County Executive Robert R. Neall promised yesterday not to cut workers' pay by breaking union contracts, even though he likely will have temporary authority to do so starting today.
Leaders of the countyteachers' union vowed to hold the executive to his pledge.
"Our position is that a contract is a contract," said Tom Paolino, president of the 4,000-member Teachers Association of Anne Arundel County. "If he says it's not his intention to fool with union contracts, we will hold him to his word."
Gov. William Donald Schaefer isexpected this morning to sign a state deficit-reduction bill that includes an amendment giving local governments limited and temporary power to cut the budgets of boards of education and other quasi-independent agencies. State law prohibits counties from touching those agencies once the annual county budget has been struck.
Yesterday, in asix-page letter to the governor, state Attorney General J. Joseph Curran Jr. explained that the amendment also gives local governments the right to cut workers' salaries by overriding collective bargaining agreements and the authority to cut specific line items from the budget.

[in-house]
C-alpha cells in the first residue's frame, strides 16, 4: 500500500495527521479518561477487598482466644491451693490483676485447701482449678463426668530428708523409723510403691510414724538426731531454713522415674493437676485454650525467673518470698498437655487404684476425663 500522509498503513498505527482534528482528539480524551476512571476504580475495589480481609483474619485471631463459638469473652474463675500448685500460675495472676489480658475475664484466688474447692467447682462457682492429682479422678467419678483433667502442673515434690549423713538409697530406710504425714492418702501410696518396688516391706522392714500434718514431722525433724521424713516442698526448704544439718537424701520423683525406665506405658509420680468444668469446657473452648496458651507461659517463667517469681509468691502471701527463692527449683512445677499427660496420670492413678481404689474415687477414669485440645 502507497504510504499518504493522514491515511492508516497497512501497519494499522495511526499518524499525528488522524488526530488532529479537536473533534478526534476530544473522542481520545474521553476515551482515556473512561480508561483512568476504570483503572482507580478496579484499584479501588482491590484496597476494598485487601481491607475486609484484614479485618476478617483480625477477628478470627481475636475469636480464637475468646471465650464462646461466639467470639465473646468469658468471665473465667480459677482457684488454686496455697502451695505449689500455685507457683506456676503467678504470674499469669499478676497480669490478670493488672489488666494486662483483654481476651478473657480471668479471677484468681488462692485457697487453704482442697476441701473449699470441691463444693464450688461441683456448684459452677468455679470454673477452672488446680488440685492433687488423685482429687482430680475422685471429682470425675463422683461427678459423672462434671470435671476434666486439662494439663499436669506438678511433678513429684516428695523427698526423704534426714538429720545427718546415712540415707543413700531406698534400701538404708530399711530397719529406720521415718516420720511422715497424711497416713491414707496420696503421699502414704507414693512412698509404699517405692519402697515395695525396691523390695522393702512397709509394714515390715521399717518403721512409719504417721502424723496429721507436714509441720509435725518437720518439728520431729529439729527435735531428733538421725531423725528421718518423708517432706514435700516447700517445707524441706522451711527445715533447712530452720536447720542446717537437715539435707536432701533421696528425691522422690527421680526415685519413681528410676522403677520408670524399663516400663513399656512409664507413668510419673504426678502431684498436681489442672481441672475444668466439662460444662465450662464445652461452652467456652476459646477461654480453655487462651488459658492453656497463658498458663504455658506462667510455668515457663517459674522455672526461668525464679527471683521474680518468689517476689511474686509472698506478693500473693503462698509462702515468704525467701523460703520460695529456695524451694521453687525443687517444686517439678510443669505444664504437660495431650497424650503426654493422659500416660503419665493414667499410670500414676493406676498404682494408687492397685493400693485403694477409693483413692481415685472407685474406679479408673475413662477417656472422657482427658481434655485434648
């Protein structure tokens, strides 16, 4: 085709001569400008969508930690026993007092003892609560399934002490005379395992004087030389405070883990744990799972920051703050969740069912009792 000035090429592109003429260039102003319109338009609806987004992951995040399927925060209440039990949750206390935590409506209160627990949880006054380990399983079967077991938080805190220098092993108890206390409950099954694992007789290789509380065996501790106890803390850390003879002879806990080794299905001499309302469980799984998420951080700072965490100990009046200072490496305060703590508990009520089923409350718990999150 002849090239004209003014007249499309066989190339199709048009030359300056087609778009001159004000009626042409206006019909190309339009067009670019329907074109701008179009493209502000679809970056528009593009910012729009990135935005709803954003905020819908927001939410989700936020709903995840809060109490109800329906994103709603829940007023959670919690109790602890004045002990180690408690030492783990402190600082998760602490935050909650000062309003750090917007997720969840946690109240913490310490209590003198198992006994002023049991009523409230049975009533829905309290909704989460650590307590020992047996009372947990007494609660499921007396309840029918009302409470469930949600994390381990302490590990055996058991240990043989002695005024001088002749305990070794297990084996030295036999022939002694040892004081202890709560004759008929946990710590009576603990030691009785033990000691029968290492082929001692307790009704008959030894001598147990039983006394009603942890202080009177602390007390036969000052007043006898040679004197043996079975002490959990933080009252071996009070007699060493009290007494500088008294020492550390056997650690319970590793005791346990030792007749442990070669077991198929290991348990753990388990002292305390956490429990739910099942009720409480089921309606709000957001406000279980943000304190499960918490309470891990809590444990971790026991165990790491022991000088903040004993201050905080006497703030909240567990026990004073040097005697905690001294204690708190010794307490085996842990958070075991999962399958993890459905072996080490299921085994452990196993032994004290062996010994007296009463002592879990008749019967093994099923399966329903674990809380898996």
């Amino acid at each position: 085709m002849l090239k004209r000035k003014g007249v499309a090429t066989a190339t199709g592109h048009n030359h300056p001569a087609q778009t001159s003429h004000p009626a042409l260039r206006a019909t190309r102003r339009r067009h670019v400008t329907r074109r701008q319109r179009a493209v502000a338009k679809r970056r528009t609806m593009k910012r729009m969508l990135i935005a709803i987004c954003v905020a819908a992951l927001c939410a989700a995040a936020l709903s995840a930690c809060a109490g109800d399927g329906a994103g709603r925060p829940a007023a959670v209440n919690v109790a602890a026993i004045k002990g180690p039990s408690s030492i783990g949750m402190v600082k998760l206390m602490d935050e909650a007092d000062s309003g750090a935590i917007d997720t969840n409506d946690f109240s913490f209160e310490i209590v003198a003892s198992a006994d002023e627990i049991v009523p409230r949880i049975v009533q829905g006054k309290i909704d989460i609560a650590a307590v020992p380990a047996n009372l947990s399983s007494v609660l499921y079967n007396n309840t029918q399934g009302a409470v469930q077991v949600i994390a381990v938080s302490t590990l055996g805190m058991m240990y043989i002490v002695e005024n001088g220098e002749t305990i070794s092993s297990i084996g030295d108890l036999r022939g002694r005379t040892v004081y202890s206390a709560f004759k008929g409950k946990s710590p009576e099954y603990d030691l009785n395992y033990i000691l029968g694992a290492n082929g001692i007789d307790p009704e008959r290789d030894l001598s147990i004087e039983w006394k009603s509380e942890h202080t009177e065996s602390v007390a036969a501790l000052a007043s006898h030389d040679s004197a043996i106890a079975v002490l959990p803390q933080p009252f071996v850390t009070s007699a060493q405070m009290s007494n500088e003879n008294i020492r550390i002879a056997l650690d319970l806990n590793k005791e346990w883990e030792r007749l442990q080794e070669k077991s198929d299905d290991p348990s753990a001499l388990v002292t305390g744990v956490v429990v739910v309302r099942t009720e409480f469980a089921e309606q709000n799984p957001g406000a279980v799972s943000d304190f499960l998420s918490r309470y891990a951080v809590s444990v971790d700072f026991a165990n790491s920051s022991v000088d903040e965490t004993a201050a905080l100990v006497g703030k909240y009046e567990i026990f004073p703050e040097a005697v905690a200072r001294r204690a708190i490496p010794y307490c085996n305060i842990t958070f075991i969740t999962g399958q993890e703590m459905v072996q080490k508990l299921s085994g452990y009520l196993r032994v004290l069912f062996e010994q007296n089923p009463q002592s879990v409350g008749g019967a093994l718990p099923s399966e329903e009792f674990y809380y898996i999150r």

The amendment is constitutional, Curran ruled.
"The courts have generally recognized such a justification when a government in response to severe financial problems reallocates resources so the vital public services are not diminished," Curran wrote.
Under the amendment, county governments are prohibited from cutting money for instructional materials or equipment and from eliminating classroom teachers. However, the limitation "does not forbid the reduction of salaries for these positions," Curran wrote.
Although he recommended the amendment to the state legislature, Neall has been saying all week that he never believed it would give him the power to break contractsor cut line items.
Neall's press secretary, Louise Hayman, said the executive is not ruling out line-item cuts.
However, Neall promised not to use the power to tamper with union contracts.
"My methodology will be the same as it has been," he said. "I will ask employees (to take a pay cut). The decision is in their hands. I am not going to interfere with existing contracts. I will have to take other action."
If all county employees, including teachers, agree to wage concessions, the cut would be about 4 percent, Neall said. If teachers do not agree, county workers will be asked for a 9 percent reduction.
If no one agrees to wage concessions, 400 to 600 workers could lose their jobs, he said.
So far, TAAAC and the Fraternal Order ofPolice, Lodge 70, have said they will oppose wage concessions. Neallhas yet to hear from the five county and three school unions.
Theattorney general's opinion notwithstanding, Paolino said TAAAC will challenge the county in court if it tries to amend contracts.
The education lobby supports a tax increase rather than wage cuts.